The Government Services stream at Australia 3.0 in 2014 will be run as an ‘ideation’ session for a thoughtful dialogue on the future role of technology in driving better Government service delivery outcomes by use of Big Data Analytics and Open Data analysis. Related underpinning issues such as skills of the future, privacy concerns and security dimensions will also be covered. A series of questions will be posed in this dialogue, starting with:
Question 1 – what is the role of Government?
The digital transformation of recent decades has been almost entirely driven by dynamic, competitive markets and inventive entrepreneurs. While governments in many places have attempted to use policy intervention to build technology-intensive economies or nurture national champions, the majority have found success elusive, underlining the importance of evidence and pragmatism in appraising the role the public sector can play.
At the same time, the public sector as a whole accounts for about a third of GDP, and many programs are impossible to execute without effective use of ICT. For these reasons, public services are an obvious place where policy can provide leadership.
Question 2 – What are the Major Challenges to be addressed to drive productivity in Government Services delivery?
Question 3 – Government ICT Policy – What are the limiting factors on Engagement and Open Government?
The government has promoted a policy position that leverages the Internet to engage more effectively with citizens or other stakeholders, including via social media. Policies areas targeted include increasing transparency via more detailed or frequent data. Policies to make accumulated public data sets (in a form which strips out personal information) accessible to private users and developers who can generate new value from them. All of the above adapt traditional decision-making and aversion to disclosure to a more open, interactive environment
Question 4 – What limits opening up Government Data?
Despite calls from both Federal and State Ministers, Australia appears to be relatively slow to “open up” data sets, falling behind some countries such as the USA and the UK. There are many reasons why this may be the case. Often data custodians are concerned about the unintended consequences of release of data (in particular, the impact on individual privacy). The cost of making data available is also a consideration. Concerns about data quality and the conclusions which will be drawn from incomplete or inaccurate data is also a concern. What are the most important actions we can take to help facilitate release of data?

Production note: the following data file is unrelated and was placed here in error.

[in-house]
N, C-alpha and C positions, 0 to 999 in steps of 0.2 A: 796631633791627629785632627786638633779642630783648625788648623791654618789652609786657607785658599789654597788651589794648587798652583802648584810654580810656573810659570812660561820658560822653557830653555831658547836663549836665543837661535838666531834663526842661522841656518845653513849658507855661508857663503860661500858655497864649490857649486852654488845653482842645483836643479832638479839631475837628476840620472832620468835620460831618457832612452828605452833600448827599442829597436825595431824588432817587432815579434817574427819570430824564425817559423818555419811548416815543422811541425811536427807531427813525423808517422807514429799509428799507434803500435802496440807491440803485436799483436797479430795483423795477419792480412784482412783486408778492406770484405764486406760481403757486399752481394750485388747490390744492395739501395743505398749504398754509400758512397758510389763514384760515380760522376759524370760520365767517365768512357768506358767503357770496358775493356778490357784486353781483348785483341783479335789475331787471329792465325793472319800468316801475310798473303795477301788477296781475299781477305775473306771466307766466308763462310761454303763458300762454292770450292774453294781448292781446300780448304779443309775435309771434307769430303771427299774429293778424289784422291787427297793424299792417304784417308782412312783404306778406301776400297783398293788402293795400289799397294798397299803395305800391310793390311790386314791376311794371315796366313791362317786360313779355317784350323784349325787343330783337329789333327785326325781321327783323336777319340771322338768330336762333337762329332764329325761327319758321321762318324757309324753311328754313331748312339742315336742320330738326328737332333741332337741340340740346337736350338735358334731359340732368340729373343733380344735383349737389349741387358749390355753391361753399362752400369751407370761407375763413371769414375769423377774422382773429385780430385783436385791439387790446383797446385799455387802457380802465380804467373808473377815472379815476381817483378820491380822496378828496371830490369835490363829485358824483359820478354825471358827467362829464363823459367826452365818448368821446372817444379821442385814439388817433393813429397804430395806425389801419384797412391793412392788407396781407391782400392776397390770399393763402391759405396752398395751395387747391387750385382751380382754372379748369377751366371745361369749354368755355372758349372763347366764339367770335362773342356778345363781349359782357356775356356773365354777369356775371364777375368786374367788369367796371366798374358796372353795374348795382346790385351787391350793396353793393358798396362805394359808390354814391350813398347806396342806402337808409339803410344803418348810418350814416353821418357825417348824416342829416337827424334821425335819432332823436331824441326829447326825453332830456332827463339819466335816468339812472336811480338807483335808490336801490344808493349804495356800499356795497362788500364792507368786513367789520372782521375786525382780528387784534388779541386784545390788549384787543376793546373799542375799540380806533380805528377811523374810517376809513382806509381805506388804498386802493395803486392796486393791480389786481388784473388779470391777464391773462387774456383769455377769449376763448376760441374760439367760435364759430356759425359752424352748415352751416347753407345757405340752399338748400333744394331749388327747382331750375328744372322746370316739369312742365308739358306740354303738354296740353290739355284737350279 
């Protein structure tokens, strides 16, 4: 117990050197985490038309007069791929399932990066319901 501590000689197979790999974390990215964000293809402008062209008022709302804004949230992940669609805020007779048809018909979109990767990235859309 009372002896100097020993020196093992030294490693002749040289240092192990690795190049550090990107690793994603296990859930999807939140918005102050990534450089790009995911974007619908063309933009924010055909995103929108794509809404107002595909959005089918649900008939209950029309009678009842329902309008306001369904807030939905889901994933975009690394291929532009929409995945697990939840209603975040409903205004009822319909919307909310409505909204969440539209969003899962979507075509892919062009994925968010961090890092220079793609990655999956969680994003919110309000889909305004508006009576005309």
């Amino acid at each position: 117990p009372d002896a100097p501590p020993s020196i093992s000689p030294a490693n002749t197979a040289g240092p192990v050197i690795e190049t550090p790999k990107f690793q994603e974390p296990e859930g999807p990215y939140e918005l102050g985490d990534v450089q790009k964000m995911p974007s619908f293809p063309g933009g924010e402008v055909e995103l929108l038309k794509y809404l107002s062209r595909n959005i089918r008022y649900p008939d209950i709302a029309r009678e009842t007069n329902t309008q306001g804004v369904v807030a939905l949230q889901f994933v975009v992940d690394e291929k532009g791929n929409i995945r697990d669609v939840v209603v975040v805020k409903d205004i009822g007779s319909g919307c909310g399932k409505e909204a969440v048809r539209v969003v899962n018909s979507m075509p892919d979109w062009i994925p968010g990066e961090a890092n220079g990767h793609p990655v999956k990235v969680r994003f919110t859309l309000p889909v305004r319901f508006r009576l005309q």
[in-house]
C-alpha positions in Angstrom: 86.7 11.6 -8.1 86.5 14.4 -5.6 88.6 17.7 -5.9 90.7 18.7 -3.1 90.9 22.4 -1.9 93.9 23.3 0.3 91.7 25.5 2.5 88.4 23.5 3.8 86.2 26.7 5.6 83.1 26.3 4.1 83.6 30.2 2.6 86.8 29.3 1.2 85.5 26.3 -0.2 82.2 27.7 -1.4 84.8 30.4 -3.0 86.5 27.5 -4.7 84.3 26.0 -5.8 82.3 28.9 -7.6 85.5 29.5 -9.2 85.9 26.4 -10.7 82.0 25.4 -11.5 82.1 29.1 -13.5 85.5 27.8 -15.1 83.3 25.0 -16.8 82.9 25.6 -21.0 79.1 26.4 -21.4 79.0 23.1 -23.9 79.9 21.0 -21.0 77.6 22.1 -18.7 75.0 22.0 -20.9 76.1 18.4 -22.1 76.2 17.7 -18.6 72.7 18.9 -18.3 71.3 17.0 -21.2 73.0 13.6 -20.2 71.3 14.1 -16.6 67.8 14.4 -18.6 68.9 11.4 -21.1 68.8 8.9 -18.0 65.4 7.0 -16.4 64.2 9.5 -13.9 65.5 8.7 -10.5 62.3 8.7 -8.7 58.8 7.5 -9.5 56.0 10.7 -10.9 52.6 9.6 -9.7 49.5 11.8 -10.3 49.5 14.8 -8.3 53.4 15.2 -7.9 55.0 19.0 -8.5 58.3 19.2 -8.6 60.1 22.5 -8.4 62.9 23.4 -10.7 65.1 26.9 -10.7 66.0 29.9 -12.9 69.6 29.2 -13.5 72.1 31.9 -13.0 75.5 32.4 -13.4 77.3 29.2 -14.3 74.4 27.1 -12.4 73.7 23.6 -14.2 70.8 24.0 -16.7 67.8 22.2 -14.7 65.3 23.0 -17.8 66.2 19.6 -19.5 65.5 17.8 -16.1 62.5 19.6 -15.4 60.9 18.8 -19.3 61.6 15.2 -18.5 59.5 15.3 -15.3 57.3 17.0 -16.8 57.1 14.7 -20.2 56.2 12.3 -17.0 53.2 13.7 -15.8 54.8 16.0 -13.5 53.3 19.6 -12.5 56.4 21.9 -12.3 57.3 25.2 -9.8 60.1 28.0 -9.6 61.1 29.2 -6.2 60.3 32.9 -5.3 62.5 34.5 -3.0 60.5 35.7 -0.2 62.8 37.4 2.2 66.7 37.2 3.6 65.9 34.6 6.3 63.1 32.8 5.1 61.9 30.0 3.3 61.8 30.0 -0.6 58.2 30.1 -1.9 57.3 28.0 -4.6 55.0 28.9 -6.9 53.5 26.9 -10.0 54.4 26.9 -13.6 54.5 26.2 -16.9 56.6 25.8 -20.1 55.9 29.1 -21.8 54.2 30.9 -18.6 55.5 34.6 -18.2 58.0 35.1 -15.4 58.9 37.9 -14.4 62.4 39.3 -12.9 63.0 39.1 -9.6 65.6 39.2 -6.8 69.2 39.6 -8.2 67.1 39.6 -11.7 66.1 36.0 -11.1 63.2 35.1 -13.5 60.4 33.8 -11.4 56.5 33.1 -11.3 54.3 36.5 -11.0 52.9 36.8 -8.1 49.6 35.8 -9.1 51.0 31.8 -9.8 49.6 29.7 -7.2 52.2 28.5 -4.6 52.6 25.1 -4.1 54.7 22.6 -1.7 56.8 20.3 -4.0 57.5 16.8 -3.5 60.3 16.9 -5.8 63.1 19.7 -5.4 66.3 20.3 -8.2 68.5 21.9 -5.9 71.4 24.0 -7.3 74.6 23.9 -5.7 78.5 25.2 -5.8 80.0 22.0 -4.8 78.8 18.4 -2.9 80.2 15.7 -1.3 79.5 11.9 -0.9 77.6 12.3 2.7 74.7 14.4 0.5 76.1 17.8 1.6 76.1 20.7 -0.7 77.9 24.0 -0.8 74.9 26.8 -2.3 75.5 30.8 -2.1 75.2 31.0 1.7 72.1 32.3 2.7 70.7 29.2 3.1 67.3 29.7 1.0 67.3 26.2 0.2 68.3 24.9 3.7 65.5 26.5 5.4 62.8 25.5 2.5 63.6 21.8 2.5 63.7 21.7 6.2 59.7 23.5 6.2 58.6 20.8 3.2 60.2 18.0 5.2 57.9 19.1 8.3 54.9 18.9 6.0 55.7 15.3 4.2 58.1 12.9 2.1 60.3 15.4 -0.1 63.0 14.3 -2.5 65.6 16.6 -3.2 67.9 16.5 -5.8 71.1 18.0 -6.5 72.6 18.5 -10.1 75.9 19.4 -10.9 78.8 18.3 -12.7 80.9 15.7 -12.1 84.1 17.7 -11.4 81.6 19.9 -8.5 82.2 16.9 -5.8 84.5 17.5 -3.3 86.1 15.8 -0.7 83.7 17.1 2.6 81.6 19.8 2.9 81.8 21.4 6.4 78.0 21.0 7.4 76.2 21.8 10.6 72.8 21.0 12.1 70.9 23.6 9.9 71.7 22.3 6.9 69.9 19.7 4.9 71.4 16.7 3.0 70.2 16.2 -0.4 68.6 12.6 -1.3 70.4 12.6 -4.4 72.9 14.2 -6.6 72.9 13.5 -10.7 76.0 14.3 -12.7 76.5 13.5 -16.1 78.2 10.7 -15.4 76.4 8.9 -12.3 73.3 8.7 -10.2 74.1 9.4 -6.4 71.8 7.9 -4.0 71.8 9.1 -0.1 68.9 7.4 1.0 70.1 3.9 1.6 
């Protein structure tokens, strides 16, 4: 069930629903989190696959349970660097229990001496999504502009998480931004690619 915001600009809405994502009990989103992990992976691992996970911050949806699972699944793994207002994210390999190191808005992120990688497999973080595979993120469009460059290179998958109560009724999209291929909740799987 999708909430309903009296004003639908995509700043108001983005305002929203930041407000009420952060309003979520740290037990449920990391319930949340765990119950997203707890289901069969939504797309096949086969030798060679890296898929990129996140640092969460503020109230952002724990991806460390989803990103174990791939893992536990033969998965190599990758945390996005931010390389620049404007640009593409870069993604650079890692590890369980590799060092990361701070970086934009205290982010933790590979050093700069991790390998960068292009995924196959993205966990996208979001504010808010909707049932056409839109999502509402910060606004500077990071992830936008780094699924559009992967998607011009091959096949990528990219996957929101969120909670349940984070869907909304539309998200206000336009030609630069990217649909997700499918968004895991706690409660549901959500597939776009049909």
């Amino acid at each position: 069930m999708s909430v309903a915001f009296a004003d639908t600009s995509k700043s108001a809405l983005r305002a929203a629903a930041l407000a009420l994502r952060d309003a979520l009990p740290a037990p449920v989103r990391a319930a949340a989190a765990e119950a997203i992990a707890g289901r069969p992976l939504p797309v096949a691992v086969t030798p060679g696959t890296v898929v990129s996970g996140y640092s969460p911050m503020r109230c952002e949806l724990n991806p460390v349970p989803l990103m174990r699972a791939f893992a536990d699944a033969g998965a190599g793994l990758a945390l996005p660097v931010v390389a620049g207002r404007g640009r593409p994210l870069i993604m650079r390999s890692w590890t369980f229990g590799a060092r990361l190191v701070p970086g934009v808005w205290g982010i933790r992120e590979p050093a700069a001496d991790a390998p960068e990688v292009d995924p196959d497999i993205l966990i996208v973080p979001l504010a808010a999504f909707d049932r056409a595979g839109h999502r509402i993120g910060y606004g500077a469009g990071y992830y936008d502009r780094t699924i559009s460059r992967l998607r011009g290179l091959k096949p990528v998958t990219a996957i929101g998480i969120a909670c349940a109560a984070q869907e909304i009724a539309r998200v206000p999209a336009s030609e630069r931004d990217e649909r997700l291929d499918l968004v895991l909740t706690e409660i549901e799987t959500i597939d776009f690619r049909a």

Question 5 – What is the role of publically funded innovation in terms of driving Productivity?
Policies encouraging innovation, funding research and providing incentives for entrepreneurs are very important over the medium term in developing a more sophisticated economic base. The Government spends $8.8 billion annually on scientific, medical and academic research and R&D incentives for private research and development of about $18 billion a year. This is a significant long-term influence on the technological makeup of our economy. There are large variations in the measurable economic returns from different fields of research and between more commercially oriented and less commercially oriented research settings.
Question 6 – What are the workforce and skills challenges that need to be solved in achieving improved Government service delivery?
With a move to greater focus on digital delivery of Government services there are inherently a series of workforce and skill challenges that need to be addressed. On the demand side the level of digital capability and literacy will be a critical success factor. More significantly from a design perspective, there will be a range of new skills and capabilities that need to be introduced into Government agencies to achieve a positive digital transformation. Some of these new skills may involve a blending of existing workplace skills and the adoption of new ways of doing things. It is likely that new job roles and responsibilities will need to be created. The role that both industry and research/academia can play in assisting this transition should be considered.
Ian Oppermann and Ian Birks
Australia 3.0 Government Services Stream Leaders